What Has Data Done For You Lately?

Current and past Rock Health entrepreneurs presenting at the Burrill Digital Health Meeting on February 5th. In order from top left: Nick Crocker (Sessions), Jason Oberfest (Mango Health), Robert Goldberg (Neumitra), Borna Safabakhsh (Agile Diagnosis), Jason Langheier (Zipongo), and Sean Duffy (Omada Health).

















Will all this new health data we’re amassing really, on its own, induce behavior change? The consensus answer is a pretty straightforward no.

Any casual observer of health trends can tell you that the basic data physicians have been sharing in every primary care visit for decades, such as heart rate, blood pressure, blood glucose, and cholesterol levels, have not been enough to motivate the average patient to change her lifestyle. But what about the more personalized, granular information and methods presently growing and democratizing, such as genomics and the so-called Quantified Self?

According to a review article just published in Personalized Medicine, one representative randomized controlled trial of patients with metabolic syndrome found that those provided with genotype data that pertained to their Type 2 Diabetes risk had no greater weight loss, attendance at Diabetes Prevention Program sessions, or motivation to change their health behaviors compared to patients in a control group.

As for self-collected data, many ‘Quantified Selfers’ start tracking their data with the intention of making behavioral changes and seeing how the data are affected (so is the tail wagging the dog?). On the “Wearable Computing and Intelligent Body Scanning” panel at the recent Burrill Digital Health Conference, Fitbit VP Tim Roberts said that while it’s “not just tech geeks” buying their products anymore, their users “come with a certain amount of motivation” that using Fitbit augments. Even among the Selfers present at the meeting (roughly 50% of a few hundred attendees, half of those using wearables), just a handful claimed to have changed their behavior based on the data they’ve collected.

So what tools and implementations might work synergistically with data to create meaningful behavior change? Everyone that spoke at Burrill is trying to figure out the answer to this question in order to do good for patients (and, of course, make money). Some solutions that were discussed, in no particular order:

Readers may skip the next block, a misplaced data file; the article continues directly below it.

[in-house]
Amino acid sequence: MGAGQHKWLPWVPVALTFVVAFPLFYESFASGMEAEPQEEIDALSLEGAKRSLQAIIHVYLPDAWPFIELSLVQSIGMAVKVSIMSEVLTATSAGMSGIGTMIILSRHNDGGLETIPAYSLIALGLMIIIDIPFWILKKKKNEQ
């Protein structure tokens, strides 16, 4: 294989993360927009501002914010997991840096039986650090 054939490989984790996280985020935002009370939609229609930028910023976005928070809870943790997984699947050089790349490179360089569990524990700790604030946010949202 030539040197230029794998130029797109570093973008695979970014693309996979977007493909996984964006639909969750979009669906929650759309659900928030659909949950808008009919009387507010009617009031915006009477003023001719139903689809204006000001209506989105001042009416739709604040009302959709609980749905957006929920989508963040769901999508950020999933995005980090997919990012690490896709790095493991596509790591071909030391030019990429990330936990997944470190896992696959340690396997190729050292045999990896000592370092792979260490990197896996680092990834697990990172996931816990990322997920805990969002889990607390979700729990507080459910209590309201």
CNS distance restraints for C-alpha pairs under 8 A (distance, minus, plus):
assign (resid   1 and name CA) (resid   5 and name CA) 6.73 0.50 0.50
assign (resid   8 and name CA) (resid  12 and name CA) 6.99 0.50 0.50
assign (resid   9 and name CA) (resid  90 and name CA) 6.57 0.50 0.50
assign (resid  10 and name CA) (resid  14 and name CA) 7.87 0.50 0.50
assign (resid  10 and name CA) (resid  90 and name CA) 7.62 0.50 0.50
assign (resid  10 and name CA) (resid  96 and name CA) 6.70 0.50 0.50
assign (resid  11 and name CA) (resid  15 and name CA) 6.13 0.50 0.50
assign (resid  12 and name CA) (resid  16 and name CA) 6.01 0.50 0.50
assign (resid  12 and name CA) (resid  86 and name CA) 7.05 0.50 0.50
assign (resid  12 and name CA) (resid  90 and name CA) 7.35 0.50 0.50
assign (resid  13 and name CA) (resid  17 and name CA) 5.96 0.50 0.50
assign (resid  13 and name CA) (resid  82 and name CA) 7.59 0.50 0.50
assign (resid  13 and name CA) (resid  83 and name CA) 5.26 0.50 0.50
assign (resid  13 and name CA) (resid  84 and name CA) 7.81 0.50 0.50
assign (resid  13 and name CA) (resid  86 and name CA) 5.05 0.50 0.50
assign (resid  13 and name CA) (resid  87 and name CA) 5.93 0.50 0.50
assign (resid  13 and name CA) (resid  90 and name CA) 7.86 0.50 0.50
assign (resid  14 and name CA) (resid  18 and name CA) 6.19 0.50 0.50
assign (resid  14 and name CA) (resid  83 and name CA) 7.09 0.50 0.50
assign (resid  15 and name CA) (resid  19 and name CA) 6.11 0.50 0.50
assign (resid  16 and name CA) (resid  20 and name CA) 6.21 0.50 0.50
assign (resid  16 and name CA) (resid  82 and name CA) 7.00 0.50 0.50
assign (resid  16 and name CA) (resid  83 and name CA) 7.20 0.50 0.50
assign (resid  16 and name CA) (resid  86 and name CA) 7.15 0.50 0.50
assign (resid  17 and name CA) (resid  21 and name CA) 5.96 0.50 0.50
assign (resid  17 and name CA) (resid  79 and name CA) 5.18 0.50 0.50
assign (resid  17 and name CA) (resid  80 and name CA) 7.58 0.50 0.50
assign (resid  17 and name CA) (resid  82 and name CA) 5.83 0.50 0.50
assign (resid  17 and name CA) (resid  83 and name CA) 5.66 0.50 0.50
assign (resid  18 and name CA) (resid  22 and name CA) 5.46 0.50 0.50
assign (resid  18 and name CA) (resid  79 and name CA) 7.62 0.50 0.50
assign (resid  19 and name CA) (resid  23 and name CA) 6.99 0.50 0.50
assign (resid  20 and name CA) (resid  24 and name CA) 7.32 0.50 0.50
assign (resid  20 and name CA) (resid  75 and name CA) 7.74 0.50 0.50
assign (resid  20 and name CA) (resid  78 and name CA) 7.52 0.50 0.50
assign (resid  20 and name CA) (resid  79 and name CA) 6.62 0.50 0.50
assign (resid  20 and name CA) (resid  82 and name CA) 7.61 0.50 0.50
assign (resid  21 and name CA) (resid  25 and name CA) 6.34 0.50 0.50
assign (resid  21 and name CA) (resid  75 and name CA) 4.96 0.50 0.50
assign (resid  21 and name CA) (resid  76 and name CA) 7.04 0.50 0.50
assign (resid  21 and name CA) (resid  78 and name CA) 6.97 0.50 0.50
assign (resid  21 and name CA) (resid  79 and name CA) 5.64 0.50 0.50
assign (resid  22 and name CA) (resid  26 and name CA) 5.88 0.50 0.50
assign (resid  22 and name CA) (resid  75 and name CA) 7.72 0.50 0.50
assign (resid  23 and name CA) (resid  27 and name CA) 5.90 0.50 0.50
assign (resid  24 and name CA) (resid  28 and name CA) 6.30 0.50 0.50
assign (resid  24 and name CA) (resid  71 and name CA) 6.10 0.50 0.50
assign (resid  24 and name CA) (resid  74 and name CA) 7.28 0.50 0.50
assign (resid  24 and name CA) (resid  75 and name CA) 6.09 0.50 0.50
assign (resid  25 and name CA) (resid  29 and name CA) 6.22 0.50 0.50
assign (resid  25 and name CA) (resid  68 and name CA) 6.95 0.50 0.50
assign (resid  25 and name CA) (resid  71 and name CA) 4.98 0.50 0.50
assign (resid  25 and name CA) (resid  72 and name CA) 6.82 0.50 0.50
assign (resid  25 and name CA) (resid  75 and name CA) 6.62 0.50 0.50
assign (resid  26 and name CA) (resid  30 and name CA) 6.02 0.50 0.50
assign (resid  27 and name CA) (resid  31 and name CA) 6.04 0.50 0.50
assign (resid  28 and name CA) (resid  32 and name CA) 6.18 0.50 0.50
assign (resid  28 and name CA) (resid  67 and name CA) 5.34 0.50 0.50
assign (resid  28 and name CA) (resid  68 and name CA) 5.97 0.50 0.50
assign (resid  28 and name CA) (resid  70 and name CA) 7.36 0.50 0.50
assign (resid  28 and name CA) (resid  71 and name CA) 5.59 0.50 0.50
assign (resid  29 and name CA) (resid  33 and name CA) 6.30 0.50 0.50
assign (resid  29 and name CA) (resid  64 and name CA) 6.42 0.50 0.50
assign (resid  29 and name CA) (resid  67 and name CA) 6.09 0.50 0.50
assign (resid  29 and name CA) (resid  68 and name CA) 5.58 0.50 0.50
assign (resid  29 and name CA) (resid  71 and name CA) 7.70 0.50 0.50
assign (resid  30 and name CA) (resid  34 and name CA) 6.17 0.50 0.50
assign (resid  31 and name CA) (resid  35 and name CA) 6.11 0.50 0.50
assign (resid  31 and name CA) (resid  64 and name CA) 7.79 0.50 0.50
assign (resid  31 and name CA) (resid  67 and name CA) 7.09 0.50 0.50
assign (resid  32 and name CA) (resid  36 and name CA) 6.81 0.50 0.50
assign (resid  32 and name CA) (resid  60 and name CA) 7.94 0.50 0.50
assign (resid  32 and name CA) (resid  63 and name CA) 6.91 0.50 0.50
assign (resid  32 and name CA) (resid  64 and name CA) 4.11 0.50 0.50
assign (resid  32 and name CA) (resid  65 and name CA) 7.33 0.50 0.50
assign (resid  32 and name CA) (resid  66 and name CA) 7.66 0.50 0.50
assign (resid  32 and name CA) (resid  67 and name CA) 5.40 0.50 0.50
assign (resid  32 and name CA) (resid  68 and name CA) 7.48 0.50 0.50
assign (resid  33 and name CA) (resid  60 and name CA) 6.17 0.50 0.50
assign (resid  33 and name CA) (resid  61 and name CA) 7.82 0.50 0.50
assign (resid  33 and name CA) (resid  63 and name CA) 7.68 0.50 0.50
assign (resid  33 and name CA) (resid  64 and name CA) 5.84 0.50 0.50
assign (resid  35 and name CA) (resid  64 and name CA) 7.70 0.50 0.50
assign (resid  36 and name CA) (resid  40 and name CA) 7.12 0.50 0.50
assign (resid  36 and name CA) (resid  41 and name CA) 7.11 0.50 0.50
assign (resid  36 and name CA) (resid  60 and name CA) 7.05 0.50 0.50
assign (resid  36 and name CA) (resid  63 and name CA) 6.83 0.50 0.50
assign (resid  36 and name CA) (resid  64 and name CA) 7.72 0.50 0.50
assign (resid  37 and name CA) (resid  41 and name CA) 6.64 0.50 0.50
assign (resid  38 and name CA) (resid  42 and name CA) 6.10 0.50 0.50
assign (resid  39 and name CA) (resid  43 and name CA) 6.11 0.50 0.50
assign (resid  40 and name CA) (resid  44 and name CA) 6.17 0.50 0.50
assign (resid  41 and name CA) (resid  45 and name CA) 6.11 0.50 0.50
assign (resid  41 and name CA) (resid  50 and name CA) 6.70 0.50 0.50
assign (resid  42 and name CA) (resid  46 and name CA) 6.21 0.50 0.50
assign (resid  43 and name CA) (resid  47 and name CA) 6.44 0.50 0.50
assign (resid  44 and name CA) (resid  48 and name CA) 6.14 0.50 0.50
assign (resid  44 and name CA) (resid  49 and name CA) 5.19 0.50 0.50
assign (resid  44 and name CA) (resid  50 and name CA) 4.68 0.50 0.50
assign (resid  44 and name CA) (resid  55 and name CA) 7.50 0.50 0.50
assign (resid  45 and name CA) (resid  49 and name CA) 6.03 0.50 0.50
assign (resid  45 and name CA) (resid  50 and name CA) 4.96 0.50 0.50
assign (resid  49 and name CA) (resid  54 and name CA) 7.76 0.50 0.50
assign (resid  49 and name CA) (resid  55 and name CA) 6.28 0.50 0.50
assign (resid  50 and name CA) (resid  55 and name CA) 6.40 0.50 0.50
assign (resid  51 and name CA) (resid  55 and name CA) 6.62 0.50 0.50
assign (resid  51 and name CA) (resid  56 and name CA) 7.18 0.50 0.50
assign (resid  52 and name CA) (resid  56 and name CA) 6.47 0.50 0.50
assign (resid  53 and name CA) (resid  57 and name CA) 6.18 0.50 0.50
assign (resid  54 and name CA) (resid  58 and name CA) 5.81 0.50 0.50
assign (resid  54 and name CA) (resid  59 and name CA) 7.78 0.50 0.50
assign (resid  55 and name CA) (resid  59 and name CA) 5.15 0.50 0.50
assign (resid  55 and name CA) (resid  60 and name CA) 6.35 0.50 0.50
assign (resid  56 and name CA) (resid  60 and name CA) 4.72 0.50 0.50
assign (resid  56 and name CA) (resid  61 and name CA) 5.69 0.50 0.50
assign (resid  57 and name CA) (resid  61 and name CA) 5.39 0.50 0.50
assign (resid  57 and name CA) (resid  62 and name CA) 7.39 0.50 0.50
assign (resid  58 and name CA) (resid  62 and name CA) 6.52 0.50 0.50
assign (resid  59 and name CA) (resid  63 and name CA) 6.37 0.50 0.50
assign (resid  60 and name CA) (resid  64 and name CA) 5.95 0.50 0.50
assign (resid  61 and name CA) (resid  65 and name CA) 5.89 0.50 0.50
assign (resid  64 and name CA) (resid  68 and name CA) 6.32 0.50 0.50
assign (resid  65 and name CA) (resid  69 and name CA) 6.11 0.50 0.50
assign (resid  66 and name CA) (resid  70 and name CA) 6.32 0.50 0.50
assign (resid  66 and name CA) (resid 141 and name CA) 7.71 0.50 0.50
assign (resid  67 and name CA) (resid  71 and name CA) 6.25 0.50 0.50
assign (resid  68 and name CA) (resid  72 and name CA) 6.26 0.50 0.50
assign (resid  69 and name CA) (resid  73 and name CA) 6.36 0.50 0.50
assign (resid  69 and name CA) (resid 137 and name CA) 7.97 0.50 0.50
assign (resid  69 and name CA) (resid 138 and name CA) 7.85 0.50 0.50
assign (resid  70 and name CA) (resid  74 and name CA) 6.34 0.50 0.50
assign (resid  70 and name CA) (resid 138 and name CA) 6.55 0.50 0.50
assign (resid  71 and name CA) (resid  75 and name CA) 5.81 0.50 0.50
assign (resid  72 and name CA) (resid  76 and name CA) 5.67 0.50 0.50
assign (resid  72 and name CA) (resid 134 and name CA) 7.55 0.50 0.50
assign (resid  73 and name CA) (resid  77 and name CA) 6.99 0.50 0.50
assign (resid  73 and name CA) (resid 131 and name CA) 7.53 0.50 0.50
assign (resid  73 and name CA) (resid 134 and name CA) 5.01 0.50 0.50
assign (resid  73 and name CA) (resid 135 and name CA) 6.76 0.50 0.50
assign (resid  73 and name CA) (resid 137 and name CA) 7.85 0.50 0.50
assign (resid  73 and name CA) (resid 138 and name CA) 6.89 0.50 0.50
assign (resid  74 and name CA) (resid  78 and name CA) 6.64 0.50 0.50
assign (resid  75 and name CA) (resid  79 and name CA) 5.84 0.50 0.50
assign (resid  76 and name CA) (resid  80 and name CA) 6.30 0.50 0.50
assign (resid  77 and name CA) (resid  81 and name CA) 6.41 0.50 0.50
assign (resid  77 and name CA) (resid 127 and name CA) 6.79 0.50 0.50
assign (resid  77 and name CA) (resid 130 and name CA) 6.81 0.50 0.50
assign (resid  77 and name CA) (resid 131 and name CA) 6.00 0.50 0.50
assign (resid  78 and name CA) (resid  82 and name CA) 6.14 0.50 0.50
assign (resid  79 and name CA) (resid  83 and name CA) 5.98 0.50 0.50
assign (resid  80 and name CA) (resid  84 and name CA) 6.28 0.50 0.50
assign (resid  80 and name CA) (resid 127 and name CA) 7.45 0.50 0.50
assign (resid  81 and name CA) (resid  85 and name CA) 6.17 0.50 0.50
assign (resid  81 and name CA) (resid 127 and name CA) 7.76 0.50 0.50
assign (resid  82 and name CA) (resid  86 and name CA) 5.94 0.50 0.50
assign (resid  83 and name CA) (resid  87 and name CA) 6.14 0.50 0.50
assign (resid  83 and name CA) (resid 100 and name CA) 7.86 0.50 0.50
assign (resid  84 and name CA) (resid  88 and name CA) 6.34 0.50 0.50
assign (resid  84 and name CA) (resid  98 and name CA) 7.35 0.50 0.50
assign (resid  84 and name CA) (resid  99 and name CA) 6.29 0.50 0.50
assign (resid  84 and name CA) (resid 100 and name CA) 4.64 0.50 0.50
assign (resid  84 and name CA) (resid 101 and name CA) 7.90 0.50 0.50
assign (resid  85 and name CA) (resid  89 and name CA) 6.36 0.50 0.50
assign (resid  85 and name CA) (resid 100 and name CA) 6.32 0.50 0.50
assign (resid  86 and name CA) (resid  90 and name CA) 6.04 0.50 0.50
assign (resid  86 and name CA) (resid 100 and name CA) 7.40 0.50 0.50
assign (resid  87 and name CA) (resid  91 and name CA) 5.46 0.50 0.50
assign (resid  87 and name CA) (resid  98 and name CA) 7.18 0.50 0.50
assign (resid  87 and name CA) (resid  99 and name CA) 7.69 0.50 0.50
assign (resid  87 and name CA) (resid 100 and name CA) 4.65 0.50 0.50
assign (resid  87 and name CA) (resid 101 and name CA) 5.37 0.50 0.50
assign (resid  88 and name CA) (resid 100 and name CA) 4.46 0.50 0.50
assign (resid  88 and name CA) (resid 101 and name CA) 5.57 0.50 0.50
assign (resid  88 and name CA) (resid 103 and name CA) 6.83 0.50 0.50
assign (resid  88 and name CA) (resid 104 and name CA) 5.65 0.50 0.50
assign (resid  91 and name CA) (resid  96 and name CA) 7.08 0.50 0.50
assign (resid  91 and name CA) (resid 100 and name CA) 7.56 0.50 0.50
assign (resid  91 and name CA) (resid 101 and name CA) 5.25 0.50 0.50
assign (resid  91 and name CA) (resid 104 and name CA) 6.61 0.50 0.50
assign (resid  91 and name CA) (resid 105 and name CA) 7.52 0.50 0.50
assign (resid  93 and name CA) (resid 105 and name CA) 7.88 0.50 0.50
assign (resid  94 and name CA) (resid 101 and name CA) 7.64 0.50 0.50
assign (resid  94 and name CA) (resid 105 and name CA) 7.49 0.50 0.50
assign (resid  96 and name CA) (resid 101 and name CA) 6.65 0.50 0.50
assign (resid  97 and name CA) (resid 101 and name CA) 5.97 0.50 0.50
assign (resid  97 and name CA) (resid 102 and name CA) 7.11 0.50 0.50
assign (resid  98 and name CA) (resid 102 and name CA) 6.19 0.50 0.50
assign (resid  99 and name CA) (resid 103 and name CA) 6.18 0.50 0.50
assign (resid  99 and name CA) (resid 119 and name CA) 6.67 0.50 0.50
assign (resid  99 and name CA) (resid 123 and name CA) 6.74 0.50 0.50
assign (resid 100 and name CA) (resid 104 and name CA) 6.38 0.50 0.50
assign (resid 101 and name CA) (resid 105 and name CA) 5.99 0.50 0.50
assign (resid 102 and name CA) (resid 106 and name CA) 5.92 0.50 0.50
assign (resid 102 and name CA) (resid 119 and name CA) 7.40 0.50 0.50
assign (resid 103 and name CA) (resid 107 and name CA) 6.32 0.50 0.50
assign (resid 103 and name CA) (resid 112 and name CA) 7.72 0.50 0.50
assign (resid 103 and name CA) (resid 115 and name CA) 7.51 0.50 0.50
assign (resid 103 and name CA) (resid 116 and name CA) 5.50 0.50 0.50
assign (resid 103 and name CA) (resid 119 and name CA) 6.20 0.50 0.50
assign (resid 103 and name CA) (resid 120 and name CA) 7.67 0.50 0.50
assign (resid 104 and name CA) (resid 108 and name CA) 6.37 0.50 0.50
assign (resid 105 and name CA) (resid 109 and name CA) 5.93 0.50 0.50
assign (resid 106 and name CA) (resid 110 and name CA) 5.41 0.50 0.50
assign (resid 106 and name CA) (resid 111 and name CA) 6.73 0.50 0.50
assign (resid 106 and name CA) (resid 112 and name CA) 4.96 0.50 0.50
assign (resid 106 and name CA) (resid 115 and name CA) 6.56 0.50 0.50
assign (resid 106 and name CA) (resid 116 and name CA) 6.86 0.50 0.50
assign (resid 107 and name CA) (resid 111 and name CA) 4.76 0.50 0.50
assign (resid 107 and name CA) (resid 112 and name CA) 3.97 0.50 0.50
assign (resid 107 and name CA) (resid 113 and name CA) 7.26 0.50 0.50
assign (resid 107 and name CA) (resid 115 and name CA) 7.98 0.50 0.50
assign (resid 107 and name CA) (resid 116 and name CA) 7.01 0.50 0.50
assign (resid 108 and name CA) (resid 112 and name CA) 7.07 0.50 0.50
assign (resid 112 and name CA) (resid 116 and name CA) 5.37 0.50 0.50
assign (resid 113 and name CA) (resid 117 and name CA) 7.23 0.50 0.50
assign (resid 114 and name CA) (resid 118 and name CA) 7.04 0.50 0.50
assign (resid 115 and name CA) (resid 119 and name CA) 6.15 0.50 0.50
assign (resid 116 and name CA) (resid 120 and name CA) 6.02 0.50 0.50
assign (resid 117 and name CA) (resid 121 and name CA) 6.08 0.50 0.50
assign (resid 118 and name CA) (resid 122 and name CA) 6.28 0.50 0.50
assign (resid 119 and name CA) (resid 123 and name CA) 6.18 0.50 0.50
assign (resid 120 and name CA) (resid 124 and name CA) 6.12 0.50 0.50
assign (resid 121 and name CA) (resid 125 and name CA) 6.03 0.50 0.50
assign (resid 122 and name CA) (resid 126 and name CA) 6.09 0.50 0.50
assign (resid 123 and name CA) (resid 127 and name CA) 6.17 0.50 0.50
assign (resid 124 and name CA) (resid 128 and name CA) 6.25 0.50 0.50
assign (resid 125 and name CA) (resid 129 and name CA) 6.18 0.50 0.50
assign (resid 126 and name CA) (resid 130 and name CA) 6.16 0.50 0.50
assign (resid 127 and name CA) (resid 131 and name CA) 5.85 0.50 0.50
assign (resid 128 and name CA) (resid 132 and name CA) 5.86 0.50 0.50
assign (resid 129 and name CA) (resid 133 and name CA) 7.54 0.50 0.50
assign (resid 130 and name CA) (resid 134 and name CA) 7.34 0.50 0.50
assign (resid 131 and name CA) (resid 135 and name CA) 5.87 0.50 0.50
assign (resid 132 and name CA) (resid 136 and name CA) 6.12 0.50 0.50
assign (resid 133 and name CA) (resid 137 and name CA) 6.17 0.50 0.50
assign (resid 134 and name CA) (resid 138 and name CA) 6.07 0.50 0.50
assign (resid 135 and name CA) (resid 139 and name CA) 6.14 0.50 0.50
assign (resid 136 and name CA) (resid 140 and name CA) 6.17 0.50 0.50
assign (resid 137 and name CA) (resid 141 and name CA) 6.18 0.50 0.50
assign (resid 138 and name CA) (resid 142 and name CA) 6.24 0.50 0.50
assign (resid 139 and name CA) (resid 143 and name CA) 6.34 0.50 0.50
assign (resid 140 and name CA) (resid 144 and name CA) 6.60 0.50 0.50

• Think design: Julia Hu, CEO and Founder of Lark, said that behavior change “takes a lot of design.” That echoed back to a talk by IDEO’s David Webster on day one of the meeting, who talked about how design can (1) Marry and reinforce short- and long-term desires; (2) Create “invisible beginnings” of new behaviors by piggybacking on existing ones; and (3) Make health-enhancing products delightful to use.
  • Go social: IDEO’s research finds that people really listen to their social networks. We can utilize sharing to establish new norms.
  • Use the evidence base: Omada Health’s ‘Prevent’ leverages data from the landmark NIH Diabetes Prevention Program study, establishing a comprehensive, high-touch program with everything from devices to social networks to health coaches to enact and scale the study’s successful results.
  • Gamify: Bringing competition into the mix can spur people into action, but when the novelty wears off, is it sustainable?
  • Allow for variable use: During his on-stage demo, Jason Langheier of Zipongo pointed out that people don’t need to monitor their data constantly to benefit from it. He showed how a snapshot of the sodium levels in the food you bought over the past several months could provide diagnostic, actionable information regarding your high blood pressure.
  • Make it easy, personal, and low-res: Hu stressed that data collection must be passive. One speaker imagined a scenario in which an AI could tell you that you seem to get anxious when you meet with your boss every morning at 9:00 and, as a result, offer you techniques for stress reduction. It might compute that you’re anxious based on multiple parameters of varying complexity, such as your vital signs, meal patterns, and even genetic predispositions, but if it can synthesize that information to give you guidance that’s personally relevant and stripped down to the minimum necessary, you might keep coming back for more.